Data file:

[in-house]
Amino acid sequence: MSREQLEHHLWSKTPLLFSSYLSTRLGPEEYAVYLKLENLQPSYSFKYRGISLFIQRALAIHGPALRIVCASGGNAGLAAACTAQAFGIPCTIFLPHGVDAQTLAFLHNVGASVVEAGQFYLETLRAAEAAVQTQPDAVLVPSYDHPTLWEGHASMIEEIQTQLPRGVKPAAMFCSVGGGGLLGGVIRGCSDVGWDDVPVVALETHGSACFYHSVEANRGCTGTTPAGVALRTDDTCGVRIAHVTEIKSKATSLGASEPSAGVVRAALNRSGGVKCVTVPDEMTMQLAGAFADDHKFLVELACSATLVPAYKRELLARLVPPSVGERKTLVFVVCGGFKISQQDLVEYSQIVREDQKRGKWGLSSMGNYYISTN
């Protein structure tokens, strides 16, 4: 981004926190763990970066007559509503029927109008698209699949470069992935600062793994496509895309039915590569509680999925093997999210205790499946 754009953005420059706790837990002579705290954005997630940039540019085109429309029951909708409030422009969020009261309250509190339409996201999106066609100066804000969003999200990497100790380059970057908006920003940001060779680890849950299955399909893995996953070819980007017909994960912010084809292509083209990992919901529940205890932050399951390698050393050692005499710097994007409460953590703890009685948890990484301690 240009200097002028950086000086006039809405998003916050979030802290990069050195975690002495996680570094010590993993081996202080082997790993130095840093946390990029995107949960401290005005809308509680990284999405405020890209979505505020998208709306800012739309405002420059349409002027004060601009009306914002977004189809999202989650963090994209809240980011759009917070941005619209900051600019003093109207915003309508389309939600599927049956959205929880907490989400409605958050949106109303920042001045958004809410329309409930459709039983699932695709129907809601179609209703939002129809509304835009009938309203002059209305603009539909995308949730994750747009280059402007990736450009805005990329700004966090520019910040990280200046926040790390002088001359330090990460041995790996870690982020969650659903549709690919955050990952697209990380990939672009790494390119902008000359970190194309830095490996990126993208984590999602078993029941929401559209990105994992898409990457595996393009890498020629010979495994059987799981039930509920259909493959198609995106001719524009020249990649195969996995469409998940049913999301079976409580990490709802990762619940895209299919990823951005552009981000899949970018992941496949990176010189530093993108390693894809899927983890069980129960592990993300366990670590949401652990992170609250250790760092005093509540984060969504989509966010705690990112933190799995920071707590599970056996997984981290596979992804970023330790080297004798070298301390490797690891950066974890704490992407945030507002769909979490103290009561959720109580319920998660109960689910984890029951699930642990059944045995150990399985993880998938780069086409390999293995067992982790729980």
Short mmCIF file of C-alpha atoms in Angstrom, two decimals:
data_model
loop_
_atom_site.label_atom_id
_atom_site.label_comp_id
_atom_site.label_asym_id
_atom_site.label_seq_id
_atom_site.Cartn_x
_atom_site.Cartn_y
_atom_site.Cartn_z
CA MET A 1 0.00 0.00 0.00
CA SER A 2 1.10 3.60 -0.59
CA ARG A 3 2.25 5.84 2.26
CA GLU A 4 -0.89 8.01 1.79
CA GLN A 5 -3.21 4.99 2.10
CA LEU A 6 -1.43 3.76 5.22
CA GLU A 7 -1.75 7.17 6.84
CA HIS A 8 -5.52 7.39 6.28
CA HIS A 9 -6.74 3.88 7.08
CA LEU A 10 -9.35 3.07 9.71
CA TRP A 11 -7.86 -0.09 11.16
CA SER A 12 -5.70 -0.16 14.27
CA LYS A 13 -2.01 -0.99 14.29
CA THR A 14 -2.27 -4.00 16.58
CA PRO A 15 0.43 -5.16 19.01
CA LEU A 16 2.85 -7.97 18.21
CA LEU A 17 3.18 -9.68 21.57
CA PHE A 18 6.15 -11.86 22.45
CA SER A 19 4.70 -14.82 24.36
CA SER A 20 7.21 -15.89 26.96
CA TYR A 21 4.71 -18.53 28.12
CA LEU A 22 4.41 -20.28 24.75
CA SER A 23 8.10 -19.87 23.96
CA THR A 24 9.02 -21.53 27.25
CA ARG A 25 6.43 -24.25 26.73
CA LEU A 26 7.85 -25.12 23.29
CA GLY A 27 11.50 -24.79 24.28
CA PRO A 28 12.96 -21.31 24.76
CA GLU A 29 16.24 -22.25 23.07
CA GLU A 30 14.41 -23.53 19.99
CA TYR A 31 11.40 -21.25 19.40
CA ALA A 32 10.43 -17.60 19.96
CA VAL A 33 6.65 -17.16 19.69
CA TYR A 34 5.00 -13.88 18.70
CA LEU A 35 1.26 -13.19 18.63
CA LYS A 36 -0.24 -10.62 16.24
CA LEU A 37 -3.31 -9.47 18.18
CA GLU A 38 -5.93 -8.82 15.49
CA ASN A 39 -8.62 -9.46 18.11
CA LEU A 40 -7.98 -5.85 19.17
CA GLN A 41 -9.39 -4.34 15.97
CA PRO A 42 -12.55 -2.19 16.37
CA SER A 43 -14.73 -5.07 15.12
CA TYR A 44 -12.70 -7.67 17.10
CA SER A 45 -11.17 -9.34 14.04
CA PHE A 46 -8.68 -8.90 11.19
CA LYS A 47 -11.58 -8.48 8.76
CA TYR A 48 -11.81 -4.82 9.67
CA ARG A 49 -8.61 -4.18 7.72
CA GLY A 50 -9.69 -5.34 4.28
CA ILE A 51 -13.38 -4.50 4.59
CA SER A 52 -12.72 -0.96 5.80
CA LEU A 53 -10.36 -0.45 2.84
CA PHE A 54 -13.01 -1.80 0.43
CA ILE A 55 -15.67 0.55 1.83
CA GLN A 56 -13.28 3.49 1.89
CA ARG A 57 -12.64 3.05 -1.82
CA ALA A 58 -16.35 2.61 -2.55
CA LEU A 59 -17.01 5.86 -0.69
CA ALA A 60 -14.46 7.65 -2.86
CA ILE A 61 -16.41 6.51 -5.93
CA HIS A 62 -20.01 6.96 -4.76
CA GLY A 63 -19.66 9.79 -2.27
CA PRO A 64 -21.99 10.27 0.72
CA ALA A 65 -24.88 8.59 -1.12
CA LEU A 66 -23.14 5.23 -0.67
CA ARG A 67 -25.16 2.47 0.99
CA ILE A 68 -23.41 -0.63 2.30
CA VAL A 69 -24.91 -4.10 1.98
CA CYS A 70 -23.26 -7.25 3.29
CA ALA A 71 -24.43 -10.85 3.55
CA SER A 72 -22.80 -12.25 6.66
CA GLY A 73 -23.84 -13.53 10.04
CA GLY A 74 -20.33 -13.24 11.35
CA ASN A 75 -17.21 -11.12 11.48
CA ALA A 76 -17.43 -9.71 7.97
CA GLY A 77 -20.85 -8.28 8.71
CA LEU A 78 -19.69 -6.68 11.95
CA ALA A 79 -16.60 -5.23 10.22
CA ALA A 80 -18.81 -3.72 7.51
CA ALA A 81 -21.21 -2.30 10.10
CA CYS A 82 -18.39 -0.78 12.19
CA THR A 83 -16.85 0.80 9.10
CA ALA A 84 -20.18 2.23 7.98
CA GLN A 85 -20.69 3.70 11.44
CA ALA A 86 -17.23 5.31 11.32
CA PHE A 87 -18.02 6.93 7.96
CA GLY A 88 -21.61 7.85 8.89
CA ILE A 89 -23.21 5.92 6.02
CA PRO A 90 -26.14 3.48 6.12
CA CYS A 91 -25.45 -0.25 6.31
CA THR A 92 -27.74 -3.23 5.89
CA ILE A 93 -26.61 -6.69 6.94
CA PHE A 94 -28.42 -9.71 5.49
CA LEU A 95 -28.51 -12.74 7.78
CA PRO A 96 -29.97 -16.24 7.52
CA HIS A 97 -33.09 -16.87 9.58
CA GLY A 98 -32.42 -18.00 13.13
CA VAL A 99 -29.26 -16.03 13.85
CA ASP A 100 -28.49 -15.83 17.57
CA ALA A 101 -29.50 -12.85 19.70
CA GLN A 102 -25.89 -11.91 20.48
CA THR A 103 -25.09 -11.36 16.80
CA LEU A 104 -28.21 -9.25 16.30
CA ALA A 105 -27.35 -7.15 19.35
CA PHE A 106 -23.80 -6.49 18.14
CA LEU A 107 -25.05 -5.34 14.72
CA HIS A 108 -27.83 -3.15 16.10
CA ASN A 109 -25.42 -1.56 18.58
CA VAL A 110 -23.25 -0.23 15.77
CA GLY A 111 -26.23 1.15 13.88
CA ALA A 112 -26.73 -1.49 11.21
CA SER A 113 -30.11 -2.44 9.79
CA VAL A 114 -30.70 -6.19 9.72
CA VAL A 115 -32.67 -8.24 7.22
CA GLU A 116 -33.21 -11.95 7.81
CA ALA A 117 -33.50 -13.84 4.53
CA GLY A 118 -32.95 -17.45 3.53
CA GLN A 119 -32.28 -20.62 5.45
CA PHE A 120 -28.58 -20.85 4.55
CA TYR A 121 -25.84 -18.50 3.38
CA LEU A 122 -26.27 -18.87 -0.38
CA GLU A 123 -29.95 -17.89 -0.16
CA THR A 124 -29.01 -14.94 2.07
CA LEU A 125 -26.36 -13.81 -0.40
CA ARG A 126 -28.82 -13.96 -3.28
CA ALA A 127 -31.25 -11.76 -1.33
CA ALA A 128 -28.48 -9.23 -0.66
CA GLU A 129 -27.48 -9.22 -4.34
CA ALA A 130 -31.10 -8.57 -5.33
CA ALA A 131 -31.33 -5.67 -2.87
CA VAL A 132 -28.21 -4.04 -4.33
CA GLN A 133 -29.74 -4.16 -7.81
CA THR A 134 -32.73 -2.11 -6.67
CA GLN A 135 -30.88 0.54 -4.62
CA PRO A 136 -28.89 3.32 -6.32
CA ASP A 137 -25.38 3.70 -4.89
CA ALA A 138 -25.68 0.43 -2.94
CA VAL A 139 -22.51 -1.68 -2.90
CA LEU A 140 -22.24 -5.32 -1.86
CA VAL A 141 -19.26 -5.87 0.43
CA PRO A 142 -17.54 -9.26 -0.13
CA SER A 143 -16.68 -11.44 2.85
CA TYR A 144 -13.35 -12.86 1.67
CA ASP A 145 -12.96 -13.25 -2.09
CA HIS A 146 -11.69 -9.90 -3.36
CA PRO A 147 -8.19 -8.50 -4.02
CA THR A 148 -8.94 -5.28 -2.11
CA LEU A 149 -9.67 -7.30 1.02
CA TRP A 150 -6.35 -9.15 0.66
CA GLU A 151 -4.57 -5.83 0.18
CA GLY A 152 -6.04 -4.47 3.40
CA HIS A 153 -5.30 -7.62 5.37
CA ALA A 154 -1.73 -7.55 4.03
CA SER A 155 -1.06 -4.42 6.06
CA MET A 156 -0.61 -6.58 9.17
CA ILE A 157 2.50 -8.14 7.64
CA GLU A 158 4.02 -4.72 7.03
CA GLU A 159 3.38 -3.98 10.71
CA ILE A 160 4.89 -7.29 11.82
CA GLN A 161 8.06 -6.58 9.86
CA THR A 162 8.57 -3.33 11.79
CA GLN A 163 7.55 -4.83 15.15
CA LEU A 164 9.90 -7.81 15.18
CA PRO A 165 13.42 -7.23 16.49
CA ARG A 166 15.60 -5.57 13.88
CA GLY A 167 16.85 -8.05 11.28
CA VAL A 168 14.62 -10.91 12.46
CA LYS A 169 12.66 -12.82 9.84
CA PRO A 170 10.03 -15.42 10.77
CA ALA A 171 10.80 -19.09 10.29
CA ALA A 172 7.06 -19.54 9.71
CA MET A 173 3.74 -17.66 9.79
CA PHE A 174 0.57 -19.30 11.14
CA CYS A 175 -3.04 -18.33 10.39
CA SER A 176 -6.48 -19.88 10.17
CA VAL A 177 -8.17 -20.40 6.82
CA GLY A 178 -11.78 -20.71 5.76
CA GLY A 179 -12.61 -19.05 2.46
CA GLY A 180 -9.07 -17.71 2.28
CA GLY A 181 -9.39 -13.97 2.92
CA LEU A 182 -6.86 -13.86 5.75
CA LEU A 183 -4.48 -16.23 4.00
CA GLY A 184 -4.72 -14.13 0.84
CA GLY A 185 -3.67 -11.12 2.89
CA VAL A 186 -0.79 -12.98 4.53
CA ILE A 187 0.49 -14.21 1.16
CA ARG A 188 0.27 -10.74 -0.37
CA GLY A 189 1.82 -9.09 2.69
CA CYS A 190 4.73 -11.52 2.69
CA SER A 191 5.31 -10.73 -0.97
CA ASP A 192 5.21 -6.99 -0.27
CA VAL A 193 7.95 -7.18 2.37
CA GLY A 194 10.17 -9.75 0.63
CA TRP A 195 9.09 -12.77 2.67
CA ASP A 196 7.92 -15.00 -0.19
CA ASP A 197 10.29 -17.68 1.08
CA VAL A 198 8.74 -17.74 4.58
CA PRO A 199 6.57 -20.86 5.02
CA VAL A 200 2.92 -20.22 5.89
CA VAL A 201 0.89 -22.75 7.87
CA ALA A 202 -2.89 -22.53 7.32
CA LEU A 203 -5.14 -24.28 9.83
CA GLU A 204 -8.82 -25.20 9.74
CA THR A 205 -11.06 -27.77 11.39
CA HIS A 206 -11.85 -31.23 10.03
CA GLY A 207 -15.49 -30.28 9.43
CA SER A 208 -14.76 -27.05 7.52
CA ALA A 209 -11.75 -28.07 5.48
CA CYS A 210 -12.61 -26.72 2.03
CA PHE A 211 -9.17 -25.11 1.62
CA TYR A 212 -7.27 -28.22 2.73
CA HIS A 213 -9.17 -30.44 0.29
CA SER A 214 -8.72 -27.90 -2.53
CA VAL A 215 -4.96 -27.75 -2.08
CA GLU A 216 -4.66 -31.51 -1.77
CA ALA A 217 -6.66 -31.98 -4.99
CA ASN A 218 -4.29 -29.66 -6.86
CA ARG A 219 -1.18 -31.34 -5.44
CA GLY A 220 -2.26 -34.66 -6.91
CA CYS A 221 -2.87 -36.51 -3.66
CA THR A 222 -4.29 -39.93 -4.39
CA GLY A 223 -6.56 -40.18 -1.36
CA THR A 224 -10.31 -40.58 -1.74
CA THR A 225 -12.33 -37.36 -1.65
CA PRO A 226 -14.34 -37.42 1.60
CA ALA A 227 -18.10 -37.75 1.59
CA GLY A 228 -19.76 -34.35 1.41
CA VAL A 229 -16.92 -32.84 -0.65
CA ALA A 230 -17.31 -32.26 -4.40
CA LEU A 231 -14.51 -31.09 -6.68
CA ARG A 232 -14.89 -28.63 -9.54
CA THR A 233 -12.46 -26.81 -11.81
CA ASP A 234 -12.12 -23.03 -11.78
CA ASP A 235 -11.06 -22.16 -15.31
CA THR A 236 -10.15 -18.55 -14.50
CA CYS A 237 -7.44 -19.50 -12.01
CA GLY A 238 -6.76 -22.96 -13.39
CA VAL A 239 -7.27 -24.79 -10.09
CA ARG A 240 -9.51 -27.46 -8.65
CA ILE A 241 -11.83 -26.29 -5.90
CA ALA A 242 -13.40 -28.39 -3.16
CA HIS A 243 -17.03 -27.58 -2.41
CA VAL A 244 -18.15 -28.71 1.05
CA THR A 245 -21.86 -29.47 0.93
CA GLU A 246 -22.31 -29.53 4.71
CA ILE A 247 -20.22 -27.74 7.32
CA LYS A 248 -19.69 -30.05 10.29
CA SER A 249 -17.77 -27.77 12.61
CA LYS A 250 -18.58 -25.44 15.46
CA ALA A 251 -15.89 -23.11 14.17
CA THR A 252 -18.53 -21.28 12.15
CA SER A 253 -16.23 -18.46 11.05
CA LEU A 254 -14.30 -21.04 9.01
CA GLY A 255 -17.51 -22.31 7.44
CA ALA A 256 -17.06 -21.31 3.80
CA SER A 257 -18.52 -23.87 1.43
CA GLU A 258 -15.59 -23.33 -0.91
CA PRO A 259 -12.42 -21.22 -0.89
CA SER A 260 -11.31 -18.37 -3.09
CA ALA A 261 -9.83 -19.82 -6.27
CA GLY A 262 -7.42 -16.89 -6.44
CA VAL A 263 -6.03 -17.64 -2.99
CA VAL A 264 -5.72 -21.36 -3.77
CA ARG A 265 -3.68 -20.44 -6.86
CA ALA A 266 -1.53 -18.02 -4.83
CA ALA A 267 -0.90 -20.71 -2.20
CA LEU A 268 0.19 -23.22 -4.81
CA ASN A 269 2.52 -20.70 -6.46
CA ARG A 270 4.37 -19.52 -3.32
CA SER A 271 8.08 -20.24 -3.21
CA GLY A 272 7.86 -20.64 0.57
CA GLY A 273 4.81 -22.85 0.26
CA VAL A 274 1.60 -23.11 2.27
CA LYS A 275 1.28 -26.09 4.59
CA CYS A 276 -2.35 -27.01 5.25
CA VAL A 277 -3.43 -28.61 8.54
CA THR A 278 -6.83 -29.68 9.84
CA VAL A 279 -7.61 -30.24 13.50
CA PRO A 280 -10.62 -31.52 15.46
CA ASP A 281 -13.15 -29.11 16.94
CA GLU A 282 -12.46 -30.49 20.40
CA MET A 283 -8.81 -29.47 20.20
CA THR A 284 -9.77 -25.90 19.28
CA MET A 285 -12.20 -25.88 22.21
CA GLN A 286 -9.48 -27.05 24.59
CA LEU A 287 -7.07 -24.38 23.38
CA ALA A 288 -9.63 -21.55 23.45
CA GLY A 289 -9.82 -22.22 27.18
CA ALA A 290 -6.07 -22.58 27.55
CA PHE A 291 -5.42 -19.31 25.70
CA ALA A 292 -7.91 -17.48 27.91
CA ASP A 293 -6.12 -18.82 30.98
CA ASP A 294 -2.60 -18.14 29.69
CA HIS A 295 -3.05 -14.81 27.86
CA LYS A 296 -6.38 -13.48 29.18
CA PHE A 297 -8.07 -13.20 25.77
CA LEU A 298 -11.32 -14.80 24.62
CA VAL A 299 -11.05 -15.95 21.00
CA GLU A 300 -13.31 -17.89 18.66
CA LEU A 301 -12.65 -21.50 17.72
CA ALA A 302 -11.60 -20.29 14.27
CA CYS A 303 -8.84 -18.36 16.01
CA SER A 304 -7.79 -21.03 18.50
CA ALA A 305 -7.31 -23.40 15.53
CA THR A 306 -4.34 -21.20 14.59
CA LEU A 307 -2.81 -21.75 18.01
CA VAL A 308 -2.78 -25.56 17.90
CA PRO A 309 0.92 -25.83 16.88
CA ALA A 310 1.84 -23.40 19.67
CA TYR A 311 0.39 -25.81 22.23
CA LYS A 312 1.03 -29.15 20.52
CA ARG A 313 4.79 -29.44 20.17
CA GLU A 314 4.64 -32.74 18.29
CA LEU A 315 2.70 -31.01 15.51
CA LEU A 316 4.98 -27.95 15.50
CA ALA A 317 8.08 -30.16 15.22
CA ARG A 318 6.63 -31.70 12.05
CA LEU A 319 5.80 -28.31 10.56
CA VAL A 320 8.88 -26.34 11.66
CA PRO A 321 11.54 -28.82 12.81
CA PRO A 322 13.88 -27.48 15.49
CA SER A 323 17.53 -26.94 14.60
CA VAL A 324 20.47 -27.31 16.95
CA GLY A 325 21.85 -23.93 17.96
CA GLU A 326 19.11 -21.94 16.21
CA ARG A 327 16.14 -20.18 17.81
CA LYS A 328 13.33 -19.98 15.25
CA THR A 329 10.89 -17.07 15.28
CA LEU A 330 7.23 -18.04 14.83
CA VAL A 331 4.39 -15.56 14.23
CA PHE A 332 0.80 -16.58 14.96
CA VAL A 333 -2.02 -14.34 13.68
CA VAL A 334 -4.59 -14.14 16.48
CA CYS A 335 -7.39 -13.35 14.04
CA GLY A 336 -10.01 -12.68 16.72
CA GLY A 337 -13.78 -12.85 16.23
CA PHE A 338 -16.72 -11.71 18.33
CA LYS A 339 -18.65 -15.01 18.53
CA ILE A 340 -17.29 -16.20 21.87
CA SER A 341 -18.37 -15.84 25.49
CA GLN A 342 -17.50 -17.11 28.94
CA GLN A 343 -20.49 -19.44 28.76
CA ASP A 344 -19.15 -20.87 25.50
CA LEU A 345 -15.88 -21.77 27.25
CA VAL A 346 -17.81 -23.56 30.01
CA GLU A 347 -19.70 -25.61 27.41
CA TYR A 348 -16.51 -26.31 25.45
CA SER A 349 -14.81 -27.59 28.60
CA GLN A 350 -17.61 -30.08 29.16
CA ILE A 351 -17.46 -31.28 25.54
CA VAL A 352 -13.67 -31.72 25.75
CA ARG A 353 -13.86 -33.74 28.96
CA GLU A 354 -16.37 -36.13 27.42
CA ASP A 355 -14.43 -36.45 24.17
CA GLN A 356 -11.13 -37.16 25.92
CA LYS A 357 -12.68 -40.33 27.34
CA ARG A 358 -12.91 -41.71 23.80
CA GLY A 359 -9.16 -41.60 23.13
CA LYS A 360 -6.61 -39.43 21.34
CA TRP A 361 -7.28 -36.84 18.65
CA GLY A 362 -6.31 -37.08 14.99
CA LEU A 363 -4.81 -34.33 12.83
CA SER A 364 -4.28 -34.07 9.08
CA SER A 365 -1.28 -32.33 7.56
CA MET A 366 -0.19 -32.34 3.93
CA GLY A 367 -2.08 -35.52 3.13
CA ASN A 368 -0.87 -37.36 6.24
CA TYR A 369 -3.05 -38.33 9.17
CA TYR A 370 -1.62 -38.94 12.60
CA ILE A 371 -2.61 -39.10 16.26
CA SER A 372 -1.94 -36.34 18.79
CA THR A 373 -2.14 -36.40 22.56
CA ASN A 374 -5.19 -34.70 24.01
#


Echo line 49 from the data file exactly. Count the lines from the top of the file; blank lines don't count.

CA LYS A 36 -0.24 -10.62 16.24